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Match of the Season: Liverpool 3 (3), Zenit 1 (3)

It may not have been an Instanbul-style comeback, but Liverpool's home win in the second leg of their Europa League tie against Zenit St Petersburg was a microcosm of joy, tragedy, and a wee bit of hope for the future.

This right here is what I love best about Luis Suarez. Now if only he'd stop giving interviews.
This right here is what I love best about Luis Suarez. Now if only he'd stop giving interviews.
Alex Livesey

Last week our very own Trev brought us his match of the season, the delightful 6-0 win over Newcastle featuring a standout performance from the equally delightful Philippe Coutinho. On the cusp of the opening of the transfer window, it may seem a bit late to still be sharing memories from a season that ended over a month ago, but my match of choice feels much more in line with the club's future than it does with the recent past.

I confessed earlier this week that I am indeed one of the unfortunate Hodgson-era converts and thus have never known nice things. Being aware of your club's history is hardly a substitute for experiencing your club's history first hand, and in the past three seasons we've had precious few heart-in-your-mouth moments where everything seemed on the line and yet entirely within reach. In the absence of any meaningful domestic cup runs, the second leg Europa League tie at Anfield against Zenit St Petersburg was that heart-in-your-mouth moment last season.

Europa League presents an annoying challenge for those of us in time zones five or more hours behind GMT: having lost two-nil the week before, do you keep UEFA's live ticker open in a browser window while you pretend to direct your full attention to your day job or do you muster the willpower to remain unspoiled until you can watch the match when you get home? And if you choose the latter, do you check the final score once Hulk does his thing and Zenit takes an early lead? Do I need this kind of stress in my life?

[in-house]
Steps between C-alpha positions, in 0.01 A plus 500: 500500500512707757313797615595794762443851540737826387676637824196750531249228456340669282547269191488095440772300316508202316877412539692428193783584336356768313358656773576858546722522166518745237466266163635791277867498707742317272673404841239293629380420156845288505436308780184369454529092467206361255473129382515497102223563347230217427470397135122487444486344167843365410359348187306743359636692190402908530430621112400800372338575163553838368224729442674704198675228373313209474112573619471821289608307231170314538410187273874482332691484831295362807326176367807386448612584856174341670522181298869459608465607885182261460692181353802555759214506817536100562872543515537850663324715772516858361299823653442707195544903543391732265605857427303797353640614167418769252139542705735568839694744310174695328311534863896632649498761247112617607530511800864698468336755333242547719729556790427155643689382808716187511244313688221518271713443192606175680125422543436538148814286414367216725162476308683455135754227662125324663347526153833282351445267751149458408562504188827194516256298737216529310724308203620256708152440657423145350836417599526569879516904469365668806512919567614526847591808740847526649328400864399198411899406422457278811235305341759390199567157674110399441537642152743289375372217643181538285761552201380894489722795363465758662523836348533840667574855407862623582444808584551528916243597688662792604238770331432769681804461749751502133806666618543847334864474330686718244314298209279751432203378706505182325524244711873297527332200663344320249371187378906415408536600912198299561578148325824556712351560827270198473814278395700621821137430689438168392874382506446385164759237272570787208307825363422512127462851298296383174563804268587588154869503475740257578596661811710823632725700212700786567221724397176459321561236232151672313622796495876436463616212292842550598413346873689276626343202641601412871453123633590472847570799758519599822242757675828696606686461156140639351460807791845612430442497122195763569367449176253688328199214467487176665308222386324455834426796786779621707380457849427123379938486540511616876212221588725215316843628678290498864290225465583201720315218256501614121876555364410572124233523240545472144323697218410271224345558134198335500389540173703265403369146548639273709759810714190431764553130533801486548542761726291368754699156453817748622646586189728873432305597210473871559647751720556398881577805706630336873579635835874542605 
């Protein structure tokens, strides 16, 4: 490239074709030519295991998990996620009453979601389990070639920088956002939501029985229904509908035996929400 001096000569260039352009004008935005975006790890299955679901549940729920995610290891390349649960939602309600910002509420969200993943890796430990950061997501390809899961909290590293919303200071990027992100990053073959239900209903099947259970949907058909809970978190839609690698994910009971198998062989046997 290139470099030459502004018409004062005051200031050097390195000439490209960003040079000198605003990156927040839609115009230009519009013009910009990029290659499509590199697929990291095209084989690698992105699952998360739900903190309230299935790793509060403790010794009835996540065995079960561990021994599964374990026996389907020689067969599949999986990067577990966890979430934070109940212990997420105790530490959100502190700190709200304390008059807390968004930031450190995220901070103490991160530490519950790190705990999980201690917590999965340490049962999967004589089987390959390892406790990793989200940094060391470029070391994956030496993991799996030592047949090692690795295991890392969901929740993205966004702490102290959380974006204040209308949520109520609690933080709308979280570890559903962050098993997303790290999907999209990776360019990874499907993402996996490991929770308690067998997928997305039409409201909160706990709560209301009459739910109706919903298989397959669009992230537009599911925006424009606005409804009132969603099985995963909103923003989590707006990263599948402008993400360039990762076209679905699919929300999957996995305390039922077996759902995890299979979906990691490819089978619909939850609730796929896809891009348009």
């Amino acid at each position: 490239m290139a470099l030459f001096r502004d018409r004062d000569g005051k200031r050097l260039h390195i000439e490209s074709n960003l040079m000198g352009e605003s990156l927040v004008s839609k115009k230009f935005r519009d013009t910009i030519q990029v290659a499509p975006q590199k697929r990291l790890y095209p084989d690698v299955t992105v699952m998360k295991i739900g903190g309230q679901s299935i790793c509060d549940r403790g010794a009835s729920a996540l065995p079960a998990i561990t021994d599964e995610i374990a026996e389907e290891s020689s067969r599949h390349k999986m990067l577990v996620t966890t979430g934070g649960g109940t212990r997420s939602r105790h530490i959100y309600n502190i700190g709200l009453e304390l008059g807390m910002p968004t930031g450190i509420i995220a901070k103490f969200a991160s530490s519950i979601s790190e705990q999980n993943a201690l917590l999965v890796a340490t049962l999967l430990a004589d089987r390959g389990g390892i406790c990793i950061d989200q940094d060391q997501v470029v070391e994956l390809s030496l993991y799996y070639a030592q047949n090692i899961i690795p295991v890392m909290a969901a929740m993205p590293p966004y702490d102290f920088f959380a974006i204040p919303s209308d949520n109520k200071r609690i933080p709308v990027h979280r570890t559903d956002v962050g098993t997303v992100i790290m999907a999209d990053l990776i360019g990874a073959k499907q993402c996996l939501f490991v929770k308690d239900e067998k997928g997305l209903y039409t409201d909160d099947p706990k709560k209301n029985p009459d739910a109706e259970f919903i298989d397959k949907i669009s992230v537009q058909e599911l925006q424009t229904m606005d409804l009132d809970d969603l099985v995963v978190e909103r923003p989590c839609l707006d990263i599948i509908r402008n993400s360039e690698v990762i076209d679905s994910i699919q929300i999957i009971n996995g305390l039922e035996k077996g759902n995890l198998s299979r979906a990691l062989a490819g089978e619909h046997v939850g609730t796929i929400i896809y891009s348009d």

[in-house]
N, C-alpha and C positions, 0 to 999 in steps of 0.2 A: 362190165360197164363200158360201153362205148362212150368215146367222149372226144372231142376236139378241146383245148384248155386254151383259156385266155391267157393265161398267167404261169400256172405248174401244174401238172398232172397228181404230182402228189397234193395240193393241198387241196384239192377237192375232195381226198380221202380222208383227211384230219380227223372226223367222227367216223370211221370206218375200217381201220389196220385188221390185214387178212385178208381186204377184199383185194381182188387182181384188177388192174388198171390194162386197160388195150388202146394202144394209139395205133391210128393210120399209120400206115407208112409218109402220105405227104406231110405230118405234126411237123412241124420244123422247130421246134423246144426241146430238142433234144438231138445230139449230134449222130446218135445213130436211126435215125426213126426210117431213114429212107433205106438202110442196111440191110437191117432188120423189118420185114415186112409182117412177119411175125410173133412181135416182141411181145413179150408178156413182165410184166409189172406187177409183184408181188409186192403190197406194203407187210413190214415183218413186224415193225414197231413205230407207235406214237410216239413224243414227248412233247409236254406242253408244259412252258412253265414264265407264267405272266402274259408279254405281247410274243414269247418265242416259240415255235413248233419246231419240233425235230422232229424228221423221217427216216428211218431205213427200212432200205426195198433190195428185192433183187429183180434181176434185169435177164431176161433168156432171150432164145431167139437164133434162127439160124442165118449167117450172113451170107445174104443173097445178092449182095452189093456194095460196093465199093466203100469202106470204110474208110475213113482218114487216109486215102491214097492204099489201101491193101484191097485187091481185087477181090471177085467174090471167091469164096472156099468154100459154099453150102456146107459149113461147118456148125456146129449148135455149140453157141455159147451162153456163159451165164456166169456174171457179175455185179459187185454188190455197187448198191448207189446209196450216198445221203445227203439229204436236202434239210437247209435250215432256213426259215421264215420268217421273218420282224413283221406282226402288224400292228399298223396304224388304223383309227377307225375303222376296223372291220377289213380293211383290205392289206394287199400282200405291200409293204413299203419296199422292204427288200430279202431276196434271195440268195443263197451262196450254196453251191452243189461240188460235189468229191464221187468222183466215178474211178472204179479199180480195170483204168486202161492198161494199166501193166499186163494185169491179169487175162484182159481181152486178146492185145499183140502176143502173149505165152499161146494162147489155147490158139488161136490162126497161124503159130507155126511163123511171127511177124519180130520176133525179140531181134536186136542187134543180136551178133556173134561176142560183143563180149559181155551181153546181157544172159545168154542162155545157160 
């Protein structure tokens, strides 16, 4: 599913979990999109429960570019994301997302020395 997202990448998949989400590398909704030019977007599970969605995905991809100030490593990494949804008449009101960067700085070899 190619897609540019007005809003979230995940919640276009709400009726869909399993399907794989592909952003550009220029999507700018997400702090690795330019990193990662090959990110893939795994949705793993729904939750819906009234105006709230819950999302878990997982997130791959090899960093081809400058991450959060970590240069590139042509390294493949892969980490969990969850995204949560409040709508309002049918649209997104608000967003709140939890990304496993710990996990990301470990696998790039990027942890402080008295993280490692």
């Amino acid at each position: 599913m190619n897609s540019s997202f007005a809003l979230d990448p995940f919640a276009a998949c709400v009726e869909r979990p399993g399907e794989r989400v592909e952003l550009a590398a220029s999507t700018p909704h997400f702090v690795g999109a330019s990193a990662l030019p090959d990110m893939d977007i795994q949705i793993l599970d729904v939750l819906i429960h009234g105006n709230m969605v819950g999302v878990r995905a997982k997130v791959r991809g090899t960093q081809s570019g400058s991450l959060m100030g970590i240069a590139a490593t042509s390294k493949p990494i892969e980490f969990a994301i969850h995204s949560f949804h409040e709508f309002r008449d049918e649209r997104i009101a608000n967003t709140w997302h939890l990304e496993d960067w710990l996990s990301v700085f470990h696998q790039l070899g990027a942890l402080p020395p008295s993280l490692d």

Yes, yes I do. Being down three-nil over two legs is not a great place to be. After twenty minutes, it was dire. I began the five stages of grief for our Europa League future, fast tracking to the bargaining stage and telling myself I wouldn't check the score if only Liverpool could equalize. Equalizing wouldn't do much for the aggregate score, but it would mean the tie hadn't been entirely killed off either.

I experienced a small moment of transcendence best expressed by Tom Hanks: we're gonna win. WE'RE GONNA WIN!

But then Luis Suarez tied it up with a delicious goal from a free kick and I perked up a bit. All was not lost just quite yet. Joe Allen (!) followed suit fifteen minutes later and I experienced a small moment of transcendence best expressed by Tom Hanks: we're gonna win. WE'RE GONNA WIN! It was the turning point of the match for me, where everything was suddenly very possible again. My earlier deliberations about checking the score now seemed like they'd been debated by another person entirely.

Suarez's second goal on the night, again from a free kick, did nothing to dispel my ardent belief that Liverpool would be able to source a fourth and final goal that would secure their advancement to the next round. We all know how this story ends, though, and obviously it was not to be.

What we saw on that night was something else entirely from what we'd seen all season, both before and after that match. Spurred into fine form by a week's worth of "twelfth man" flattery leading up to kick off, the crowd gave a master class in what pre-Hodgson fans mean when they talk about European nights at Anfield. There was a fight in the team that we rarely, if ever, saw at any other point in the season and the determination of the players to overcome the three goal aggregate deficit was glorious to watch. The resulting loss on aggregate was so devastating that I frequently forget that Liverpool actually won this game.

This is the Liverpool I want to see this coming season: not giving up, not going down without a fight, and pouring everything they've got into securing a victory. Players speak of their pride at wearing the Liverpool red, and I don't think I've felt more pride towards the club than I did during this match.

There's a cautious optimism about at the moment and with the reinforcements the club is bringing in, there's no reason why Liverpool can't have a good showing in the league that ensures European football returns to Anfield in 2014. The Zenit match gave us tragic Hodgson converts a cruel taste of what the rest of you already know all too well: that this club has a fantastic history, but that history only matters insofar as you continue to add to it. My hope is that what Brendan Rodgers is doing with the team means that once we get there — back to Europe, back to the top of the league — we stay there. Surely I deserve that as someone who joined up during Roy's reign.

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